Milan ordinary landscapes. Centro Leoni #3

I've mentioned several times my vicinity with conceptual art as a mean to have some control in what I would call the photographic performance, the one each photographer performs when taking pictures. In some ways, in landscape, the photographer's performance overlaps with land, body art and even dance as I pointed out a few posts ago.
Conceptual art introduced a procedural way to operate, to make intentional sides of the artistic practice other ways shadowed by routine doing. Conceptual art may be suspected to have a high degree of boredom associated, it is not always the case as explained in this article: "Paragraphs on Conceptual Art" by Sol Lewitt that I have enjoyed reading for its clarity and concision. The intro is a pearl by itself and an important point in the attribution of a theoretical dignity to the artist's doing.


Milan ordinary landscapes. Centro Leoni #2

Recently I've posted a reference to a Minor White article on equivalence. The argument was about what to look as visually shareable among subjective views of the world. But here is a somewhat different point of view from Edward Weston. Reading and comparing the two articles a clear difference in approach emerge. While one is more passively oriented toward what comes in the other explores proactively.


Milan ordinary landscapes. Centro Leoni #1

I've casually got to this place. While I was looking at it asking myself how to render the impression that made me stop, a group of runners appeared out of nothing. At that point I could not resist. The low contrast and the smooth yellows where attracting even if the light was a bit lacking in contrast. Generally a picture classified as a landscape is expected to represent something lasting, or at least static, but this is only a cultural expectation, a projection, so to say, of our desire to possess even the time and control it. Much of the landscape freely published or taken with compact cameras or by compulsive clicking is nothing more than an abstract try in appropriating of something that in some way resonates with a memory or an experience or even an idea. It does not take that much to understand that there is a profound difference between trying to share a vision and trying to possess something.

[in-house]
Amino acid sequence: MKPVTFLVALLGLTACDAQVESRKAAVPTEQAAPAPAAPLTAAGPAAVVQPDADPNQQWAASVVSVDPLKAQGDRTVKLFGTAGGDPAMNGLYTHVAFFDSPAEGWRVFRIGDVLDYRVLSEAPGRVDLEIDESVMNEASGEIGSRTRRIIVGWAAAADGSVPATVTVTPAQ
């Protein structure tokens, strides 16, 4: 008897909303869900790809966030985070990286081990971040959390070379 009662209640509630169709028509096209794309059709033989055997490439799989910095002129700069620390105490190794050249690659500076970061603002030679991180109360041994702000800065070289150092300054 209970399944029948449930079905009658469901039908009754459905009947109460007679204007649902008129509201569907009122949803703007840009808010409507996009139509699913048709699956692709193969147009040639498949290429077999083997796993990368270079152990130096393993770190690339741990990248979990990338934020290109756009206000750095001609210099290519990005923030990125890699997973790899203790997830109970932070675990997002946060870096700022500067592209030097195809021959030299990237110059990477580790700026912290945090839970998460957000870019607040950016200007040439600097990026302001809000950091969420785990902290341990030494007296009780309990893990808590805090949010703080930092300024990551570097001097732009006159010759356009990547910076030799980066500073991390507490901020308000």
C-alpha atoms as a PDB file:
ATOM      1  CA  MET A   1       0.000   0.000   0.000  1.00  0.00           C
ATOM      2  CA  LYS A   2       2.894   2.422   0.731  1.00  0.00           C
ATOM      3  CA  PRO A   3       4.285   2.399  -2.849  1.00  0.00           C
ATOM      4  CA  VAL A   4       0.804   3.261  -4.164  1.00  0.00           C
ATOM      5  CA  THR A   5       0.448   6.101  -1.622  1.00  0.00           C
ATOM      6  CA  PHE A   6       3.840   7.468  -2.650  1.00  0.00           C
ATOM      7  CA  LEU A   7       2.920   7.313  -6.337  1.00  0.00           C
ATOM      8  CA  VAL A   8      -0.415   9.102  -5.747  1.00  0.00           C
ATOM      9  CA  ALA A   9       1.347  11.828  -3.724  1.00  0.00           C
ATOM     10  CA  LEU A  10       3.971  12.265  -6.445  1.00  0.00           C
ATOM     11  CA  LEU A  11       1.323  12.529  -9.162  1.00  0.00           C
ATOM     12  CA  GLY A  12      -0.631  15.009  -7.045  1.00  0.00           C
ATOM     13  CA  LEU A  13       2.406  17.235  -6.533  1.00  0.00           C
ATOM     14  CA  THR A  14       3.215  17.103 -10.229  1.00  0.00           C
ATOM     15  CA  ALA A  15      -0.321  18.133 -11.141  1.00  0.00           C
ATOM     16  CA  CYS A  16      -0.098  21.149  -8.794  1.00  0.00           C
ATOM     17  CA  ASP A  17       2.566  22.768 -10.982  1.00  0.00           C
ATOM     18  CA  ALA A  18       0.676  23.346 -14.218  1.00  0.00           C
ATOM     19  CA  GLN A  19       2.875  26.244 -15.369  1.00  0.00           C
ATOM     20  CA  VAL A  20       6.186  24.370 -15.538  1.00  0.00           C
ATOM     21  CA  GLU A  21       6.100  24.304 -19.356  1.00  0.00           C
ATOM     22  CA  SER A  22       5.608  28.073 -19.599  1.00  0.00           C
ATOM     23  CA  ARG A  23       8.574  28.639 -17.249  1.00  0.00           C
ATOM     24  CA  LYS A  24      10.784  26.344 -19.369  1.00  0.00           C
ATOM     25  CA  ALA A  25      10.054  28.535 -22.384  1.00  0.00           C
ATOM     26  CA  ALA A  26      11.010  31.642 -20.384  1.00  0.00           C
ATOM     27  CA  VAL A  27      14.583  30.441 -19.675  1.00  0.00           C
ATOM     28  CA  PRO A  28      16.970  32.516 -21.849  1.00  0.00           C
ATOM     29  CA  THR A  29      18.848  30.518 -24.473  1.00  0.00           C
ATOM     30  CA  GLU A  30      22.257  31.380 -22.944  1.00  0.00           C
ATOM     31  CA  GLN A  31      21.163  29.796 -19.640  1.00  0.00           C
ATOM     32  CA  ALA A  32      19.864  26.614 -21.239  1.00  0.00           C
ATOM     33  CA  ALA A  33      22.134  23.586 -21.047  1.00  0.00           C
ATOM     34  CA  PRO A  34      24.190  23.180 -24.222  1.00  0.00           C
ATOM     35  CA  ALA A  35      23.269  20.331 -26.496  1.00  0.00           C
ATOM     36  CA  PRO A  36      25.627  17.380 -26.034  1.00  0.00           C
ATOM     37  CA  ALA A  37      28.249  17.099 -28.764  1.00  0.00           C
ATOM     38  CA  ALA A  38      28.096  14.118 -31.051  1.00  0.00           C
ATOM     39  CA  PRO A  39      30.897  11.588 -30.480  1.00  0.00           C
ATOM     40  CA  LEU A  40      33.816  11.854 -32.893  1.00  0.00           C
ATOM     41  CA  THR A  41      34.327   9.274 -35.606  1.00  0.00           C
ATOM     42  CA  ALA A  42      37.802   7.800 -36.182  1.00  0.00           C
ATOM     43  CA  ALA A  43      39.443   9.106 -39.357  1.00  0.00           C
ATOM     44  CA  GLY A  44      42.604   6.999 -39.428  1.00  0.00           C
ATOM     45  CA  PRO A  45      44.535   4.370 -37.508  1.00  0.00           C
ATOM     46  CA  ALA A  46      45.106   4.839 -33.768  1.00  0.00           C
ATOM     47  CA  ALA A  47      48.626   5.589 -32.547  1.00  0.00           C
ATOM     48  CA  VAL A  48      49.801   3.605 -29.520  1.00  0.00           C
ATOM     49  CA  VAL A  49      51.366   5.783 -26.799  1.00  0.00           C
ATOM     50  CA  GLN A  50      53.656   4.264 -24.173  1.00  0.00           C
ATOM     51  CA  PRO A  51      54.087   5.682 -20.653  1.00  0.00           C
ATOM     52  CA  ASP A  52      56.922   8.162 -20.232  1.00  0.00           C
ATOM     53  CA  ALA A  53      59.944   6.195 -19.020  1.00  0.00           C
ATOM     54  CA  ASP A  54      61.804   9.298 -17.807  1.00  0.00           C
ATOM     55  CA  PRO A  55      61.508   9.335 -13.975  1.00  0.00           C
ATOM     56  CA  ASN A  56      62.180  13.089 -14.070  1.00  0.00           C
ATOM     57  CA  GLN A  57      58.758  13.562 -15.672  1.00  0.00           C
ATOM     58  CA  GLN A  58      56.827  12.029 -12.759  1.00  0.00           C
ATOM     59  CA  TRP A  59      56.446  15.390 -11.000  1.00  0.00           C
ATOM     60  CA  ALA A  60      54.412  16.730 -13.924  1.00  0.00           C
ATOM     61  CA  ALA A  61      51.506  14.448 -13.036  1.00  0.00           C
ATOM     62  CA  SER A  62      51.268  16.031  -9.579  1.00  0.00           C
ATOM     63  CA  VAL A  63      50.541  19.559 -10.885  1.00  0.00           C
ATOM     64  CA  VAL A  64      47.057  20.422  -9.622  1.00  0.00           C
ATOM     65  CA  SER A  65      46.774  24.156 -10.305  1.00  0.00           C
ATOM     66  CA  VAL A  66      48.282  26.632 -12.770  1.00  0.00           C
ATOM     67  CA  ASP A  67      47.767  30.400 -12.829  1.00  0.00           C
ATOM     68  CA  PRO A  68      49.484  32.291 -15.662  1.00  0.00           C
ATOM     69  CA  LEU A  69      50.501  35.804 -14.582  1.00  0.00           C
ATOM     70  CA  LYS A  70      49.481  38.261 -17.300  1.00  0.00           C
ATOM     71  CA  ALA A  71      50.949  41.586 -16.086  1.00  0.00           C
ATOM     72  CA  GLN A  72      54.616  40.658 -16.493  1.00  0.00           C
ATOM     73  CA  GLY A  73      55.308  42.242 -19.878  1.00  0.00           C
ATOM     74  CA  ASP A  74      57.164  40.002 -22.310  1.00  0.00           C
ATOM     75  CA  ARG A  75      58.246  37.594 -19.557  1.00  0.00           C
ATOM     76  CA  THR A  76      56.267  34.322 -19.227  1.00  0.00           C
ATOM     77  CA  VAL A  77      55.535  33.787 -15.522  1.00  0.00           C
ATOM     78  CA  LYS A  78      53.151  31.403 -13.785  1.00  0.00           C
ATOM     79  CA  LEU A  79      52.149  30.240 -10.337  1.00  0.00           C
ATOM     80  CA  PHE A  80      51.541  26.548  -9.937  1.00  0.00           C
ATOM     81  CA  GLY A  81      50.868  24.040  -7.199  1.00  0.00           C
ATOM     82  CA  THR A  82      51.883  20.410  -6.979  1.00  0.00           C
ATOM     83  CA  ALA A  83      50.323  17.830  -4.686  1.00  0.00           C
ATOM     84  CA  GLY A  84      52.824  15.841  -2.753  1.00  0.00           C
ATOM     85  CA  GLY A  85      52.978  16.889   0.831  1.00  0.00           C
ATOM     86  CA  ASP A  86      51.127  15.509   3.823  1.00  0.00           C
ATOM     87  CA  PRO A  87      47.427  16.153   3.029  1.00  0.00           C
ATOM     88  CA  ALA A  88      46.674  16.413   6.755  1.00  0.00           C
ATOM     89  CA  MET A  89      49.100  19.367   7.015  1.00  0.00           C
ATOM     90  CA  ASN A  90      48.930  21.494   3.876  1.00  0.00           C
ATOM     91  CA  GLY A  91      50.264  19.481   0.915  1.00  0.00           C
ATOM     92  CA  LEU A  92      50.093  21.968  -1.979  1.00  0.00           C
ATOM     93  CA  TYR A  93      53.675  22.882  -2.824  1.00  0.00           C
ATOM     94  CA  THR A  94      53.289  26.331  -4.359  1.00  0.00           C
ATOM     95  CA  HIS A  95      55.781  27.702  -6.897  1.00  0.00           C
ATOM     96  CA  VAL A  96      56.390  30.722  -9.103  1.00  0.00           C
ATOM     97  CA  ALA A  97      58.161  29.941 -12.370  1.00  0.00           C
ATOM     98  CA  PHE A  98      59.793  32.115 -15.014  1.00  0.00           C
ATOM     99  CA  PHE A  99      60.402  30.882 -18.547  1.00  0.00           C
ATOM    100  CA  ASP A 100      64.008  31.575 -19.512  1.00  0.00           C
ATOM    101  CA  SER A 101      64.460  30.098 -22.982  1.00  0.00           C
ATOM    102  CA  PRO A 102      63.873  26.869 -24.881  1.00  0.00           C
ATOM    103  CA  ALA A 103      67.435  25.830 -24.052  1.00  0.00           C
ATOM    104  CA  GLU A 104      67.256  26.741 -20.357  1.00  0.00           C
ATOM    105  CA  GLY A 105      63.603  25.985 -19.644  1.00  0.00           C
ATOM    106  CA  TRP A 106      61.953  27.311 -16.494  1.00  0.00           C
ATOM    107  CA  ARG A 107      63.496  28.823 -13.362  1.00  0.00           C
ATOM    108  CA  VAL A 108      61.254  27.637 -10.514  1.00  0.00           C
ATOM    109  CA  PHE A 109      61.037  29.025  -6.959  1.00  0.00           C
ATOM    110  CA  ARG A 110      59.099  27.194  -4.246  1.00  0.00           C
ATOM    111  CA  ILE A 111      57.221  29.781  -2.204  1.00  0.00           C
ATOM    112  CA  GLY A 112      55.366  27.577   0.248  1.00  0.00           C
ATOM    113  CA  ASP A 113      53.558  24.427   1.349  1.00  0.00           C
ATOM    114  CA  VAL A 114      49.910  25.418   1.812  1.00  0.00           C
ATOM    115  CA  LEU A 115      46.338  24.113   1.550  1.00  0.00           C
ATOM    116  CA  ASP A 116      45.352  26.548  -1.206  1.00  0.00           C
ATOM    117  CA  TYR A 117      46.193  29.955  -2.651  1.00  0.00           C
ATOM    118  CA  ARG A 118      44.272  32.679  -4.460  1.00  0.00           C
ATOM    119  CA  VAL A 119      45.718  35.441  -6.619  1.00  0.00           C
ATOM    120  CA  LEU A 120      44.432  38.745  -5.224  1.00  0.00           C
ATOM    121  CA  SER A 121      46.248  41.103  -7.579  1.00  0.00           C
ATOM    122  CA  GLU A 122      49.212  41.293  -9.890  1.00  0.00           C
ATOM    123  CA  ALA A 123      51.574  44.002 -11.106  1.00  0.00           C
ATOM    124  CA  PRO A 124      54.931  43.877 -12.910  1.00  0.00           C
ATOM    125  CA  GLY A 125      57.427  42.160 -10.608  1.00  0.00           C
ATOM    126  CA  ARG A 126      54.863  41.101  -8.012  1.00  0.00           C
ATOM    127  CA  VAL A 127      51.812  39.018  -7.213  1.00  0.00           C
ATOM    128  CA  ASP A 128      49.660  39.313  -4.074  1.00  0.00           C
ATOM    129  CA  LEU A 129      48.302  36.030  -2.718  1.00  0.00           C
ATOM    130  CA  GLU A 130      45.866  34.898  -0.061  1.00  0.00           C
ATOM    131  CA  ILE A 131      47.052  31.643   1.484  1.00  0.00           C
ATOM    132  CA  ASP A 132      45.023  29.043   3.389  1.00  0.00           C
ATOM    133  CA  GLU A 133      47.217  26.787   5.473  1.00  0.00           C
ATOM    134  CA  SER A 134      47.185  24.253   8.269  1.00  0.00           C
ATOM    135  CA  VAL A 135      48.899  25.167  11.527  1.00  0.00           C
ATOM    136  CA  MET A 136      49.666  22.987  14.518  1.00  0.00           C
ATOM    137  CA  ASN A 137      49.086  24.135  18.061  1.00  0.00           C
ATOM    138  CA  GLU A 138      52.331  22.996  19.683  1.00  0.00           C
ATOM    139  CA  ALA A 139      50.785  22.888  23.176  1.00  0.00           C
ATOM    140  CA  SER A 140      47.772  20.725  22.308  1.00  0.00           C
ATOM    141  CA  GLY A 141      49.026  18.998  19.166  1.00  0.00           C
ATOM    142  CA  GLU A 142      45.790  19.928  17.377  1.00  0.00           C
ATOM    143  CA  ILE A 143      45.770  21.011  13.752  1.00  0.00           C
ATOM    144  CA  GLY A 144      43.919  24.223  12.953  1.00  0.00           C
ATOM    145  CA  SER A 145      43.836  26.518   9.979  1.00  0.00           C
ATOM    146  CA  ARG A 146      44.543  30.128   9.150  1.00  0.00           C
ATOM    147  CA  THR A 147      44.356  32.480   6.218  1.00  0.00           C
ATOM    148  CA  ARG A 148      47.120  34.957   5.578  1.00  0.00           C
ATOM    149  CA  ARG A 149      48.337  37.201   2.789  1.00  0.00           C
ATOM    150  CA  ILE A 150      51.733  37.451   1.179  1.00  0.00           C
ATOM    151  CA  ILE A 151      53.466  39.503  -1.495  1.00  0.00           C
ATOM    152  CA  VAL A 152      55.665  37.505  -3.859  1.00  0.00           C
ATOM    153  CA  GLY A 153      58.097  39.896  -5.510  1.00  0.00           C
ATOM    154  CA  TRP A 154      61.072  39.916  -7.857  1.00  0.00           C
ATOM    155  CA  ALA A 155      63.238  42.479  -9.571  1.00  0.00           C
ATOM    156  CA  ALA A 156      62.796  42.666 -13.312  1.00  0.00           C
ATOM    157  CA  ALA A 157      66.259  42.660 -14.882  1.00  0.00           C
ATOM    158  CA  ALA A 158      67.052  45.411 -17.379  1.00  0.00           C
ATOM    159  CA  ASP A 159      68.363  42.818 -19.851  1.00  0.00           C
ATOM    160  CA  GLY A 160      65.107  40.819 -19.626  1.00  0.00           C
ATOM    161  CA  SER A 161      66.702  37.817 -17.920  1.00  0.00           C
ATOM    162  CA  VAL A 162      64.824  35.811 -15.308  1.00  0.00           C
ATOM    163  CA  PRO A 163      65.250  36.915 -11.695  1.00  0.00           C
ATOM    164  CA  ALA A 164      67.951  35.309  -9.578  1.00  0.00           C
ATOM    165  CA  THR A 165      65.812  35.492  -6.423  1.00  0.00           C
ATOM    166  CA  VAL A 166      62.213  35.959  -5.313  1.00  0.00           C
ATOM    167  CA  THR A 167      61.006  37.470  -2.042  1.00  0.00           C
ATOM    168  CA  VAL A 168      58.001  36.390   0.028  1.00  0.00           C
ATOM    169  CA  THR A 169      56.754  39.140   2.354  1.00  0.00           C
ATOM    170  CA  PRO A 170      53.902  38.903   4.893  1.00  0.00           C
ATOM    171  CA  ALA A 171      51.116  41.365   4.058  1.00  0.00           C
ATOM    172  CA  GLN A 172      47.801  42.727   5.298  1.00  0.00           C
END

Milan ordinary landscapes. Porta Garibaldi #5

One more assumption we can make about the subjective view rendered by a photographer, and this one is somewhat stronger than the one in the previous post, is that there are only subjective views even when they pretend to be objective. As I have pointed out two posts ago objectivity, as a belief, need continuous enforcement of the rules either institutionalizing the control either by punishment (as it is the case in excluding someone from a competition or firing the photographer from his workplace). But what is so important in the belief of objectivity to be defended so strenuously ? Just to avoid a position of simplistic relativism as in "the night where all the cows are black" let me say that I'm pretty aware of the need to have some kind of conventionality in every form of communication, and when it comes to matters of fact a view may be better that another one and even more objective, as in the case of "looking into a gasoline tank with a burning matchstick may be dangerous". However I do not think that protecting an Idealistic idea of objectivity may be a solution. To be honest I have no solution at all. I've found that, if read in an historical perspective, this short text from Minor White contains some interesting starting points for reasoning on what may be sharable among different subjective views. The series from Porta Garibaldi in Milan stops here by now, hope to continue it in the next weeks as soon I will have the time to get there again.